Approximate compactness

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A property of a set $M$ in a metric space $X$ requiring that for any $x\in X$, every minimizing sequence $y_n\in M$ (i.e. a sequence with the property $\rho(x,y_n)\to\rho(x,M)$) has a limit point $y\in M$. Approximate compactness of a given set ensures the existence of an element of best approximation for any $x\in X$. The concept of approximate compactness was introduced [1] in connection with the study of Chebyshev sets (cf. Chebyshev set) in a Banach space, which made it possible to describe convex Chebyshev sets in certain spaces. In fact, let $X$ be a uniformly-convex smooth Banach space. For a Chebyshev set $M\subset X$ to be convex, it is necessary and sufficient that it be approximately compact. It follows, in particular, that the set of rational fractions with fixed degrees of the numerator and the denominator is not a Chebyshev set in the space $L_p$ ($1<p<\infty$) if the degree of the denominator is not smaller than one [1].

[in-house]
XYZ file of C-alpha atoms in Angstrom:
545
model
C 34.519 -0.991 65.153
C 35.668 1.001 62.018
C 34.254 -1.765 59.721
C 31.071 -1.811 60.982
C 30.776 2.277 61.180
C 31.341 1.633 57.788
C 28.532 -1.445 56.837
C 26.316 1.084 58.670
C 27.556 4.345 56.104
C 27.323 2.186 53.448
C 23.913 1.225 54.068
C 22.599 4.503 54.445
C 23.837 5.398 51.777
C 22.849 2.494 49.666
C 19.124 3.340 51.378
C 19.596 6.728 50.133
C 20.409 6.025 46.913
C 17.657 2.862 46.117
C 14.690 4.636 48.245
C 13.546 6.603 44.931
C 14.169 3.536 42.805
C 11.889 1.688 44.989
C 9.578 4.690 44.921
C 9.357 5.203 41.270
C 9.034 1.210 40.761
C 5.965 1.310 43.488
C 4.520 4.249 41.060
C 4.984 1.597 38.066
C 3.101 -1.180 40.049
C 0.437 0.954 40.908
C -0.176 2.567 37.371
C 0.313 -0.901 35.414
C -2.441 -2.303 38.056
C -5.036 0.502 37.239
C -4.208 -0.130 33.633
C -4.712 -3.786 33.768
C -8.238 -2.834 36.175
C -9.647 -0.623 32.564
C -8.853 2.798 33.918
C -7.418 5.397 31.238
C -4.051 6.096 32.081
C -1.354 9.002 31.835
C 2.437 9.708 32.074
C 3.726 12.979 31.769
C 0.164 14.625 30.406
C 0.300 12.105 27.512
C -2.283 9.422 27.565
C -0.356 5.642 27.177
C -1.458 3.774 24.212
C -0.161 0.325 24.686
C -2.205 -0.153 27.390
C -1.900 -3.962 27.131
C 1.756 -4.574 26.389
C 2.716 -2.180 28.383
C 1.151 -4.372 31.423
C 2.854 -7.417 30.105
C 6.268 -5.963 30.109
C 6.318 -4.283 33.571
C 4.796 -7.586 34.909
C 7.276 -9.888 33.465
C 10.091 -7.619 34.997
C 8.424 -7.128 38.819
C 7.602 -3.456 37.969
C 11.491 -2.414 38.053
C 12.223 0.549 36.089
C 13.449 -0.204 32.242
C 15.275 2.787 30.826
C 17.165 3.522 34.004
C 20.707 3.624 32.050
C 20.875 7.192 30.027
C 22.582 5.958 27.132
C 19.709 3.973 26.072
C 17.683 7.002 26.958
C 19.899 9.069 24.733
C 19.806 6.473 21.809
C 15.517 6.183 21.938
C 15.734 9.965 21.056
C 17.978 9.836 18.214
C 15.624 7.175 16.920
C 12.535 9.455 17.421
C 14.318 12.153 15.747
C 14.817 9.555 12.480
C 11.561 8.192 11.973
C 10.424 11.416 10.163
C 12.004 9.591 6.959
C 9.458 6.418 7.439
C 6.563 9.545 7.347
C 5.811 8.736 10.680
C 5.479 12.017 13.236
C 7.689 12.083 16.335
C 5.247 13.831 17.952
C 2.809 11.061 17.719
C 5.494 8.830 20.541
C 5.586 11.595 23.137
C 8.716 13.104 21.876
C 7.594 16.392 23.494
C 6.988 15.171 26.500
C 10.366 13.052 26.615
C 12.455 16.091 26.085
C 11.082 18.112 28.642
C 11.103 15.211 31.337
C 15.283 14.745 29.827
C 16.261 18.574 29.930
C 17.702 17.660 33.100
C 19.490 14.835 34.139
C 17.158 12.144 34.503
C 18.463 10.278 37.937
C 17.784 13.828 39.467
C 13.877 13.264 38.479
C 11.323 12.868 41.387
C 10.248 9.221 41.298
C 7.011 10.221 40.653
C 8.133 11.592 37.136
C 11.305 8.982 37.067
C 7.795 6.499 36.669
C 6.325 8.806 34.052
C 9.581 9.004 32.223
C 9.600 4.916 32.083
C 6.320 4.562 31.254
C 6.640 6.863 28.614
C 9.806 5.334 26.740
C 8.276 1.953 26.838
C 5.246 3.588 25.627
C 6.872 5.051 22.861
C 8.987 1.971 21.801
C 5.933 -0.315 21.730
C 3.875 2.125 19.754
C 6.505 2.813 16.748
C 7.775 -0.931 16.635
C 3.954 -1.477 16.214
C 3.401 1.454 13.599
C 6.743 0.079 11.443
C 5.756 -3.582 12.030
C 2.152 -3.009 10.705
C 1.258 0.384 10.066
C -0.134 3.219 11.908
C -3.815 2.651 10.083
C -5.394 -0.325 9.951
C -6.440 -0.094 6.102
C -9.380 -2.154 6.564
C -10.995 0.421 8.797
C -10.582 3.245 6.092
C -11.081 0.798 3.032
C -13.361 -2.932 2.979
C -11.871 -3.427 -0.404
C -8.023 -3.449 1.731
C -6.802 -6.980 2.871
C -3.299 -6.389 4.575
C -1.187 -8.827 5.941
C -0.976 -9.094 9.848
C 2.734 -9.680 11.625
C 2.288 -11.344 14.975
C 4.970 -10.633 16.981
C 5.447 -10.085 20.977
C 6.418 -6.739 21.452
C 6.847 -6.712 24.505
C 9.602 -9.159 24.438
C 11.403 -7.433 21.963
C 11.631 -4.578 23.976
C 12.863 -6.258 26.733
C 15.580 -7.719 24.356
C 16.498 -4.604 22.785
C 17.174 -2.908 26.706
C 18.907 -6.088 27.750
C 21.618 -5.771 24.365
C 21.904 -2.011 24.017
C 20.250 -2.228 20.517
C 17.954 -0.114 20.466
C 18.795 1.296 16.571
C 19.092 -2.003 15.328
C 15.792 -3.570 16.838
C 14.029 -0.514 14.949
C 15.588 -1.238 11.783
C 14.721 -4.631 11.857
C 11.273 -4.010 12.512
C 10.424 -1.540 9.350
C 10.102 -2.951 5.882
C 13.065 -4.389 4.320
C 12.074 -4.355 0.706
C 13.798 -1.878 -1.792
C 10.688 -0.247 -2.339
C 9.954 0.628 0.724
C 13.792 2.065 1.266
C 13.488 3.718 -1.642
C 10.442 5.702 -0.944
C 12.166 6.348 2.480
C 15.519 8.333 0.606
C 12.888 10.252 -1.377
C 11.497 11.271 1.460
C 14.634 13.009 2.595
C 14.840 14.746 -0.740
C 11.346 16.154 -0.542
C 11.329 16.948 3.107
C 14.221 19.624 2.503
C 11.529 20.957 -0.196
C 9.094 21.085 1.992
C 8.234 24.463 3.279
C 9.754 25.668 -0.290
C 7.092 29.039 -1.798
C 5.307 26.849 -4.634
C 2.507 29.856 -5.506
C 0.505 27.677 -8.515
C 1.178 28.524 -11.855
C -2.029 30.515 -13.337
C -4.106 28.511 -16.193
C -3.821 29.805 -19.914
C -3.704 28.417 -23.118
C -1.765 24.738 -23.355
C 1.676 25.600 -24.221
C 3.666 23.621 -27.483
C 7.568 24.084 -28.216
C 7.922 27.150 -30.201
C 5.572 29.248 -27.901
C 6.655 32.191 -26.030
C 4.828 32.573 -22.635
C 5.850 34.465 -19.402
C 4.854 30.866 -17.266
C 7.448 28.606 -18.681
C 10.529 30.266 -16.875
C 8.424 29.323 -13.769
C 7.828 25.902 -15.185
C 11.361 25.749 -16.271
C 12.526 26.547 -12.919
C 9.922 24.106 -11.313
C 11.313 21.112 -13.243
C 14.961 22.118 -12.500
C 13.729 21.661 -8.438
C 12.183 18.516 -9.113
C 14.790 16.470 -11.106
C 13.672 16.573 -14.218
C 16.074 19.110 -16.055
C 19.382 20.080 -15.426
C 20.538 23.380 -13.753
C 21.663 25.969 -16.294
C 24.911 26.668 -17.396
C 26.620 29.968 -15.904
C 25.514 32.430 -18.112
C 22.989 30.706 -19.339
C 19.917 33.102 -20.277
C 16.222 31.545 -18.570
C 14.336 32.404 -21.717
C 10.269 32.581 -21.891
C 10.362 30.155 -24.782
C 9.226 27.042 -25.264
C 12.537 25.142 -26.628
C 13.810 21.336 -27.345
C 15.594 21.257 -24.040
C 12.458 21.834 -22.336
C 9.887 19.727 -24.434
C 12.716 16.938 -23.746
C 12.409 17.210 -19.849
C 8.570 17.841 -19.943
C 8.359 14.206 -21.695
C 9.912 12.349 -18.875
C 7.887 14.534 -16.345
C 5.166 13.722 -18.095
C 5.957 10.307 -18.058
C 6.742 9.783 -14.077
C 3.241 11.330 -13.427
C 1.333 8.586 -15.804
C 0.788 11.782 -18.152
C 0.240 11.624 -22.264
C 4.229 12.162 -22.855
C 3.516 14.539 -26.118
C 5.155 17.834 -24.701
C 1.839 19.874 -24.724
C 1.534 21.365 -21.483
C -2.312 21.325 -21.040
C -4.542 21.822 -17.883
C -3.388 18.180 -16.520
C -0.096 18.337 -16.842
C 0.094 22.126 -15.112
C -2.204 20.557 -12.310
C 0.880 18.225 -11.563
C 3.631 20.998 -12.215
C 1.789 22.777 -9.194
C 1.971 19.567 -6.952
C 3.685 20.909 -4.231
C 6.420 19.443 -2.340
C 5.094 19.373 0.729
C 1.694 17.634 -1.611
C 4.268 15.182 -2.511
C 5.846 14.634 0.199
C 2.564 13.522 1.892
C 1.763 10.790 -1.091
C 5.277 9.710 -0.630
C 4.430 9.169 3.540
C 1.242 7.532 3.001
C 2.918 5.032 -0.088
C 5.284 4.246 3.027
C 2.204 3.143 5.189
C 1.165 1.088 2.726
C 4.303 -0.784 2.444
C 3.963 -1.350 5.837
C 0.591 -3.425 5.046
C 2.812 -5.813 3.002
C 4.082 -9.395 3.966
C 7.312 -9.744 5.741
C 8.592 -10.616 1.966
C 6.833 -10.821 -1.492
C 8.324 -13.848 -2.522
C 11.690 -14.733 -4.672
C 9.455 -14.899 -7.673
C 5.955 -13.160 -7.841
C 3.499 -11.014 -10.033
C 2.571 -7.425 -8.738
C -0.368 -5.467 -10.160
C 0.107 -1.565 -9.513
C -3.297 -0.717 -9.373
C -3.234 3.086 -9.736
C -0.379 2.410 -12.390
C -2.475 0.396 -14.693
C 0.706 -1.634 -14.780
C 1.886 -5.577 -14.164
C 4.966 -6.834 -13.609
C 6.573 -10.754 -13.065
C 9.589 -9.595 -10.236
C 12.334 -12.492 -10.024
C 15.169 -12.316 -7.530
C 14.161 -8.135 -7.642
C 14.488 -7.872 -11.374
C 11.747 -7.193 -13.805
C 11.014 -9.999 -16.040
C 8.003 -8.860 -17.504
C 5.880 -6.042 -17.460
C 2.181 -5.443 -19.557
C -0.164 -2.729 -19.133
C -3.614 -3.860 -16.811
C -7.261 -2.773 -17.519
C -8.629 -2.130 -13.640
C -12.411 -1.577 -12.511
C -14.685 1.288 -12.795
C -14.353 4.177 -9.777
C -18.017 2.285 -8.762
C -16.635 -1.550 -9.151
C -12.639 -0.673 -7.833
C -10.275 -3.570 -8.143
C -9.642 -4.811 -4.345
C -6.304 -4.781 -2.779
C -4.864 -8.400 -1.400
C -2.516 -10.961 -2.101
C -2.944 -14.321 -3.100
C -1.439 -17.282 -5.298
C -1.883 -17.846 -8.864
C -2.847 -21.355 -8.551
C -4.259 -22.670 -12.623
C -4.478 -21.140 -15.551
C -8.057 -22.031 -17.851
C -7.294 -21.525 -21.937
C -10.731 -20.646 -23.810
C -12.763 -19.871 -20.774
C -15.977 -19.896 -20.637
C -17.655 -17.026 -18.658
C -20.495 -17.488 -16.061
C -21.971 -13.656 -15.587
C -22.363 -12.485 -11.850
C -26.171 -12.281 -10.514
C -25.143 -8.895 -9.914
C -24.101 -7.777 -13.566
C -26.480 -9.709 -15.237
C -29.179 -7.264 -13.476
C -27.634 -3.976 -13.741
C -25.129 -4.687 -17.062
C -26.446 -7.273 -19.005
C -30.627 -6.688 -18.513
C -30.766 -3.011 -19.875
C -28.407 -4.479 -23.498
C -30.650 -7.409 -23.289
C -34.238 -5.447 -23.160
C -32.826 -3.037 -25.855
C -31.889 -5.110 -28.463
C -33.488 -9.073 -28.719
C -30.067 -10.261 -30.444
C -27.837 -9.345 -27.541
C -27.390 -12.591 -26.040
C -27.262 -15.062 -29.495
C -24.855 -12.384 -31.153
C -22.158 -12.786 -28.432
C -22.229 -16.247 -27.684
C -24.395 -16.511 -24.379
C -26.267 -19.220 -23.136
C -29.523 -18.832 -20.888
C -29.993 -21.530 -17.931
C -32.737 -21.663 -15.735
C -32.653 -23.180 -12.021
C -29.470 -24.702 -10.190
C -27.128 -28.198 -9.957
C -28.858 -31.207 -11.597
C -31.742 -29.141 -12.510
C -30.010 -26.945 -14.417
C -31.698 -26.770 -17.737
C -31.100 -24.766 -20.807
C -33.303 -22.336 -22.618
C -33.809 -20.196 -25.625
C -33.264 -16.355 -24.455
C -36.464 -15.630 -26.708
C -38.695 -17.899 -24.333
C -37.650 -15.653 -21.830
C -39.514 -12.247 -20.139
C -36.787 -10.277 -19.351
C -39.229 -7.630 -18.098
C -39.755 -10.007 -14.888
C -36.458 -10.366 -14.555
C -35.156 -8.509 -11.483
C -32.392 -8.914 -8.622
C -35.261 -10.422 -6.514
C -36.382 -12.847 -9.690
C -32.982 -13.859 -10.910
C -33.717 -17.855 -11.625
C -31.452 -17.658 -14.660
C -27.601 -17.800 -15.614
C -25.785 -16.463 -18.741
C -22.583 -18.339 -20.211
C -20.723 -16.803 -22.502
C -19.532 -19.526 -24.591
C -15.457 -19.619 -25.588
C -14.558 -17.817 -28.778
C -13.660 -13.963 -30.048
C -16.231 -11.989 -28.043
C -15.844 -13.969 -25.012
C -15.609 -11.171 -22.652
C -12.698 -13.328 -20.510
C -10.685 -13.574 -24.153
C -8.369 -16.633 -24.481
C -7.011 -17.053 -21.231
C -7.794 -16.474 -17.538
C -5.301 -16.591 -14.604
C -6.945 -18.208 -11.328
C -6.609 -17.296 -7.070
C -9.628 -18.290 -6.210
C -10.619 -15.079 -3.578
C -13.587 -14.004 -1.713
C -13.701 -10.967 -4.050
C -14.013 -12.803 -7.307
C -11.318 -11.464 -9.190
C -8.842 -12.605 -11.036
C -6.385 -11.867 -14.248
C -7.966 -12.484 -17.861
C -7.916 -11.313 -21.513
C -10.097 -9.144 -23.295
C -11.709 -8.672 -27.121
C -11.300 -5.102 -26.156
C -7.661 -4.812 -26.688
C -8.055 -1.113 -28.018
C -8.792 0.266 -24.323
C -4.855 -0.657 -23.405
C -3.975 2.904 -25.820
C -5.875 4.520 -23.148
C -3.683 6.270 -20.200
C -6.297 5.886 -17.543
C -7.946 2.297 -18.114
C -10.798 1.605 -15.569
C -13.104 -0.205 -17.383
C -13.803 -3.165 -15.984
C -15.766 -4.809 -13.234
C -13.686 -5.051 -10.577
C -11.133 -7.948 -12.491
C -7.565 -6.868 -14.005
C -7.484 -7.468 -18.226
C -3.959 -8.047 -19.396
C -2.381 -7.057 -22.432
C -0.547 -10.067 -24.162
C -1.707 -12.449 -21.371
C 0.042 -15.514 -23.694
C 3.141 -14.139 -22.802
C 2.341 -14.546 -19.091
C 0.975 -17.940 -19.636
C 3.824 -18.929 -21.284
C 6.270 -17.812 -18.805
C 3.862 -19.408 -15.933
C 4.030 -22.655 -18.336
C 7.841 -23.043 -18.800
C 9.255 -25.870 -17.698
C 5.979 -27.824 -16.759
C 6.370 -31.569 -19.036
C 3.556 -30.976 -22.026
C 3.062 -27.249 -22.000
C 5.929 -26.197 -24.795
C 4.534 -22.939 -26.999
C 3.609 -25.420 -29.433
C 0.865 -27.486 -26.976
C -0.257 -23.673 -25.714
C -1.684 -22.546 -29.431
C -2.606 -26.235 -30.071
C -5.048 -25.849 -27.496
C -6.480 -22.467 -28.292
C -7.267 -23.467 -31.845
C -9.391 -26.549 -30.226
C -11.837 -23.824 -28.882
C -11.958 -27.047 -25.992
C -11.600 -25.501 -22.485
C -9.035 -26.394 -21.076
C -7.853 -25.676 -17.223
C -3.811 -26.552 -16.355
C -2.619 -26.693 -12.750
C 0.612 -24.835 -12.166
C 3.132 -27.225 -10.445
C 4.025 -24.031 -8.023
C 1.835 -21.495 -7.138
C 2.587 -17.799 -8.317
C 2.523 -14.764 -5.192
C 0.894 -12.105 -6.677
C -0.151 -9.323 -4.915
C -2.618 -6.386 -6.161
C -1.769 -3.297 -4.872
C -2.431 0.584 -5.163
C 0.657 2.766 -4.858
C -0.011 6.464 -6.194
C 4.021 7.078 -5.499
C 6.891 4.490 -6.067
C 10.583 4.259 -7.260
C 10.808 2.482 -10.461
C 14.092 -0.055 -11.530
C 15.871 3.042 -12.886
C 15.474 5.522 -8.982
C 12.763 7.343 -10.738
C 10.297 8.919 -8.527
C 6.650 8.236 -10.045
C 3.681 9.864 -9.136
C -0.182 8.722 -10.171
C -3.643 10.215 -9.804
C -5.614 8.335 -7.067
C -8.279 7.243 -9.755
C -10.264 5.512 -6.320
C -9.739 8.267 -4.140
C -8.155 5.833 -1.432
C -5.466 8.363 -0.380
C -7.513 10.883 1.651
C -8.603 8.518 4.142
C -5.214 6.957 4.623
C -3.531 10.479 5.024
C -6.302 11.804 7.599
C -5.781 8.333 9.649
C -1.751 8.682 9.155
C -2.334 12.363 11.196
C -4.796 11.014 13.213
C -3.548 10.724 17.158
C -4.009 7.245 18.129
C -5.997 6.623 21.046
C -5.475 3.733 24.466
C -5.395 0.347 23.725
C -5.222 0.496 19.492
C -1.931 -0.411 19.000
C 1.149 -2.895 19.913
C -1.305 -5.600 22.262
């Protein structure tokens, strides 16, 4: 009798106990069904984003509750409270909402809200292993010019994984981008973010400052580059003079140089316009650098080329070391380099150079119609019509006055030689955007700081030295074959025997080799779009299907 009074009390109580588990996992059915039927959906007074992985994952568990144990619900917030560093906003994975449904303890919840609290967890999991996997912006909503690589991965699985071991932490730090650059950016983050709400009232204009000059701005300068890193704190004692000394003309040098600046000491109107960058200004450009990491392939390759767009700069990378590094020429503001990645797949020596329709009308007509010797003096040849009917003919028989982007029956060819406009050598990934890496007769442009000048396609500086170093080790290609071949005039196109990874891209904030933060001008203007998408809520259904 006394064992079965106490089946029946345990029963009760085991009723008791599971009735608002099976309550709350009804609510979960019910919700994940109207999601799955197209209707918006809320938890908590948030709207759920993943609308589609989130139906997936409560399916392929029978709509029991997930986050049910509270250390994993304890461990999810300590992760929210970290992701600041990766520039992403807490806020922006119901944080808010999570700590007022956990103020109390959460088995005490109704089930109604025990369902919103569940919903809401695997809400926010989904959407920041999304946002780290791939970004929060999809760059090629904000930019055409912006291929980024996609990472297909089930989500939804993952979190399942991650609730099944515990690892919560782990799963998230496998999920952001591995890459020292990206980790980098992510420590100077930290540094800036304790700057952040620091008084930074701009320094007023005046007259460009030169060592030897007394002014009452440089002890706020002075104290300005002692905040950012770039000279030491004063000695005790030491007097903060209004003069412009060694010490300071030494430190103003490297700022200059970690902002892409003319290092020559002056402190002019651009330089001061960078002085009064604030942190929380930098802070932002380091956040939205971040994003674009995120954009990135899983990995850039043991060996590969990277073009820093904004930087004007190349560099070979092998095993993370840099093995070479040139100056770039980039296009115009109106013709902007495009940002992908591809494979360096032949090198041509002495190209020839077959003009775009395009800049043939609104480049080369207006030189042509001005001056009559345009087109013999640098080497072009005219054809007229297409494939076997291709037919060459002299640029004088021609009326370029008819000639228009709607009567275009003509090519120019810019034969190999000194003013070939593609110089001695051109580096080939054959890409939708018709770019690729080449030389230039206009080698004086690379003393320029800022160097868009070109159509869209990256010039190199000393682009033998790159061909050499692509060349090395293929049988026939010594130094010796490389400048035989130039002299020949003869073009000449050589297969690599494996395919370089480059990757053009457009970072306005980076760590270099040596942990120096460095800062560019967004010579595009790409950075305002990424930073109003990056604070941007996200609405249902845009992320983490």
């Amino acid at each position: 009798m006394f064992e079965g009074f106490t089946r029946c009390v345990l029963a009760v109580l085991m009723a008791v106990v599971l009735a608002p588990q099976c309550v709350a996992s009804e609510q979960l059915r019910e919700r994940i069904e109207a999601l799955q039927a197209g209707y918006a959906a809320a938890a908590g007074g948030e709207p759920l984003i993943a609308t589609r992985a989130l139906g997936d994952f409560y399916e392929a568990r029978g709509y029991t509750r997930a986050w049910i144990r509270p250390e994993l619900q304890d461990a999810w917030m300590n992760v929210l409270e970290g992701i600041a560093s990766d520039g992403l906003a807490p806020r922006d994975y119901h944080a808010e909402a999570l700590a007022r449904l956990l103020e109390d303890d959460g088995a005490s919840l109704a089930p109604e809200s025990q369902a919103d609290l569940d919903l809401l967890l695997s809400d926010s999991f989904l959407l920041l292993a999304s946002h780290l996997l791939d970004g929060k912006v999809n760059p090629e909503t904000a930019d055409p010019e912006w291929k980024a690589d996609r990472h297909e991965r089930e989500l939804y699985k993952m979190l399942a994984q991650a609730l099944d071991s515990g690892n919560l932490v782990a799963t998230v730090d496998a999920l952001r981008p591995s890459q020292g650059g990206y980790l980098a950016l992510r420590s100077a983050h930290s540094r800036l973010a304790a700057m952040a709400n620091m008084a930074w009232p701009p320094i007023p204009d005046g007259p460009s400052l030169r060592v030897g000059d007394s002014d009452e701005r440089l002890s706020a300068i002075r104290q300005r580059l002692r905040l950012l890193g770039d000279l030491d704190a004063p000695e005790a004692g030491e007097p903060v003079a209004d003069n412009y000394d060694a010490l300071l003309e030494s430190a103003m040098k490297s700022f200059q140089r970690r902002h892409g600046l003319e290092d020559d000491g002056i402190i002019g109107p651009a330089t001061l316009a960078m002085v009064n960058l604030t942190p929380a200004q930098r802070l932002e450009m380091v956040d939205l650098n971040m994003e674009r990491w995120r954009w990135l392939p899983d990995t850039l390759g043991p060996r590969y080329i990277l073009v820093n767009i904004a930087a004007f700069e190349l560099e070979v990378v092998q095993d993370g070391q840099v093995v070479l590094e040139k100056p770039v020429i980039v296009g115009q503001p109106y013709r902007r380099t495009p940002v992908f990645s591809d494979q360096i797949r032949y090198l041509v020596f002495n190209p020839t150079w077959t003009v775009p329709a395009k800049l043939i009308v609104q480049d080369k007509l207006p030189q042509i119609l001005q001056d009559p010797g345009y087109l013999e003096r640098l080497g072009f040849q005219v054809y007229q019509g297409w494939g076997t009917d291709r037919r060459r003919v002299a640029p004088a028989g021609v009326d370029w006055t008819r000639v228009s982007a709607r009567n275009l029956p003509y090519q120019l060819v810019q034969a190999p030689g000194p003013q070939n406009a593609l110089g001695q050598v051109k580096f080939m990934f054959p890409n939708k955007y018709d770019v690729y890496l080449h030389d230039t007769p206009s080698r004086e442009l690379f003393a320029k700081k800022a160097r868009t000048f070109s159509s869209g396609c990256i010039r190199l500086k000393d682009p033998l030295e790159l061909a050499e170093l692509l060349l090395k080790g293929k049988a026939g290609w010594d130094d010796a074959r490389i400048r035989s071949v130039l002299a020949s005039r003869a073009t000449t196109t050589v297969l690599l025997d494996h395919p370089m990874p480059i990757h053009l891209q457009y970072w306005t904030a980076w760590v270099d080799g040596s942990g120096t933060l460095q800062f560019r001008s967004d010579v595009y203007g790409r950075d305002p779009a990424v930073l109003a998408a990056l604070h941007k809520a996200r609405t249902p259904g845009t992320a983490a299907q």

For subsequent studies on this subject see [2].


[1] N.V. Efimov, S.B. Stechkin, "Approximative compactness and Čebyšev sets" Soviet Math. Dokl. , 2 : 5 (1961) pp. 522–524 Dokl. Akad. Nauk SSSR , 140 : 3 (1961) pp. 522–524
[2] A.L. Garkavi, "The theory of best approximation in normed linear spaces" Itogi Nauk. Mat. Anal. 1967 (1969) pp. 75–132 (In Russian)
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Approximate compactness. Encyclopedia of Mathematics. URL:
This article was adapted from an original article by Yu.N. Subbotin (originator), which appeared in Encyclopedia of Mathematics - ISBN 1402006098. See original article